The state attorney general’s office urged the Missouri Supreme Court on Wednesday to overturn a $113 million award to corrections officers who claim they are due pay for the time it takes to begin and end each shift.

Chief Justice George Draper alone was present in the Jefferson City courtroom. With others participating via teleconference due to COVID-19 concerns, the judges heard Assistant Attorney General John Sauer argue that the time spent on pre- and post-shift activities is minimal.

It is only the second time arguments have been conducted by video conference. The first time was last week.

The tasks are not part of the workday, Sauer said, and similar claims have been rejected by the federal courts.

"The mere fact alone that you’ve got to keep your radio with you, be vigilant, and be prepared to respond to an emergency does not transform that no-compensable time into compensable time," Sauer told the court. "We think that is fairly consistent with the language of the federal statute at issue. You are not really engaging in your principle activity at that time."

Corrections officers’ attorney, Gary Burger, countered the appellate court already ruled the state has to "pay guards for guarding" and Sauer in his arguments affirmed that was the case.

"Mr. Sauer notes if there is an emergency they pay them to respond, well, that proves our case," Burger said.

The state is appealing an August 2018 Cole County jury award directing the state to pay corrections officers employed after 2007 the multi-million dollar compensation for time spent on required duties before and after they clocked in and out from their posts.

Officers argued that because they were required to respond if needed anytime after a prison, they should be paid as they completed tasks such as information briefings, security screenings, picking up or turning in radios and travel to assigned posts.

The state opposed the claims on the grounds the tasks were minimal. On appeal, the judgment was upheld in October by the Western District Court of Appeals. The high court on Wednesday heard an appeal of that decision.

Sauer argued the activities were not consequential under the federal Portal to Portal Act. Sauer also argued security screenings were a matter of course for anyone entering state correctional facilities and designed for the safety of offenders as well as staff.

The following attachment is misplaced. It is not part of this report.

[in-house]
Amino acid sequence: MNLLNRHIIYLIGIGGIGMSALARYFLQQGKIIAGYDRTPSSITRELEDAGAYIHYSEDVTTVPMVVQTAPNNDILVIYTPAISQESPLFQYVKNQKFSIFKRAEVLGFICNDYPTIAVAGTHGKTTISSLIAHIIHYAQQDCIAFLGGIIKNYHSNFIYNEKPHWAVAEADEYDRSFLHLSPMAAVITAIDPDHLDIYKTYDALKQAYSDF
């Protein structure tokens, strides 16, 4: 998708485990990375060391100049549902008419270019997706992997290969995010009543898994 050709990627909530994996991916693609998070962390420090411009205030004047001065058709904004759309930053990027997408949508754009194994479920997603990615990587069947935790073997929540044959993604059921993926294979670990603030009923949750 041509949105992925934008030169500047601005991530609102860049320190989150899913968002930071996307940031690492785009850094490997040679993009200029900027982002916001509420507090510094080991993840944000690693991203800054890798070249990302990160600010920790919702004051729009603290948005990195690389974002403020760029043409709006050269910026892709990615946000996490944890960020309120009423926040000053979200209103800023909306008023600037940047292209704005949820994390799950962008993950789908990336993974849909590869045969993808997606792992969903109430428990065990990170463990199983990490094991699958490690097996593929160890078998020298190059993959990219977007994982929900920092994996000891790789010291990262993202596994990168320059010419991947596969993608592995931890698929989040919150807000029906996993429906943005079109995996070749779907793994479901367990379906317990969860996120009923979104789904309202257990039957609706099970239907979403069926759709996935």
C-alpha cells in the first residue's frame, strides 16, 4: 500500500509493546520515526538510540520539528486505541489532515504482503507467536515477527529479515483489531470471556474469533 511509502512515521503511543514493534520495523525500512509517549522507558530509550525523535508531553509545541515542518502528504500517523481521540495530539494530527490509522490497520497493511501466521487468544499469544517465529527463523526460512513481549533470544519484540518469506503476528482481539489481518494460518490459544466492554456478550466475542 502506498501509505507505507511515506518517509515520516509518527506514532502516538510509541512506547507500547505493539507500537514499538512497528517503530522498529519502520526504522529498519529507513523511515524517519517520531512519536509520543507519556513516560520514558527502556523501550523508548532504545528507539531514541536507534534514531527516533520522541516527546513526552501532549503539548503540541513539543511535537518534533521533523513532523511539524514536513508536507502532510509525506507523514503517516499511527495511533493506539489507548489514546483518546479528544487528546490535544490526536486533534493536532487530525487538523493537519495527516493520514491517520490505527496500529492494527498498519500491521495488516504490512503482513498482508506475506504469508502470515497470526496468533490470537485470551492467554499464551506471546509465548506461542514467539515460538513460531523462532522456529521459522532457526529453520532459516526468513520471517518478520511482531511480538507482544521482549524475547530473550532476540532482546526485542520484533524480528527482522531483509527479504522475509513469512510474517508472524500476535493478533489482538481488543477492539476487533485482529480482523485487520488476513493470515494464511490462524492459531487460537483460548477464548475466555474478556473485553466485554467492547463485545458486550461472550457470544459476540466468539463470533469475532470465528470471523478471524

"The DOC employs its corrections officers to employ security against inmates," Sauer said. "It doesn't employ them to employee security against themselves, which is essentially what is happening in the screening. They are making sure no officer is inadvertently introducing weapons, contraband, anything like that into the facility."

In response, Burger pointed out that while officers were going through pre- and post-shift activities they were not free to engage in personal activities.

"The officers are not on their phones or relaxing while they are engaged or actually going through the pre- and post-shift activities required by (MoDOC)," Burger said. "The (MoDOC) requires this activity, requires them to be on duty, requires them to be vigilant during these activities. While they are in there they are expected as guards.

Burger continued on those lines, telling the court if an officer was engaged in any of the duties in question and still supervising inmates they would need to be compensated as a matter of law. His argument prompted a question by Judge Laura Stith, who asked how the duties would be different from a police officer, or other professionals who were often on-call to respond, but not compensated for those hours.

"In many other professions when you are on call it's considered not compensable, unless you are actually called on," Stith said. "That’s not held to the fact you may have to respond and if you do you are payable. It’s not held to take it out of the compensable category. So why are prison guards different from police officers and others in the cases cited?"

Burger responded that in the case of the corrections officers, they are not able to use their time freely for their own purposes as those on call would be. He said to the contrary, they are actually going through activities related to their duties and had to remain vigilant at all times when inside the prisons.

He continued his arguments, challenging the state’s claim the tasks in question were minimal. Burger said security screenings and other activities were essential to the safety of correctional facilities and they should be compensated as part of the continuous work day.

"They are keeping criminals inside this prison and to assert otherwise by trying to minimize the security risks is not supported by the record," Burger said.

It was unclear when the court would rule in the case.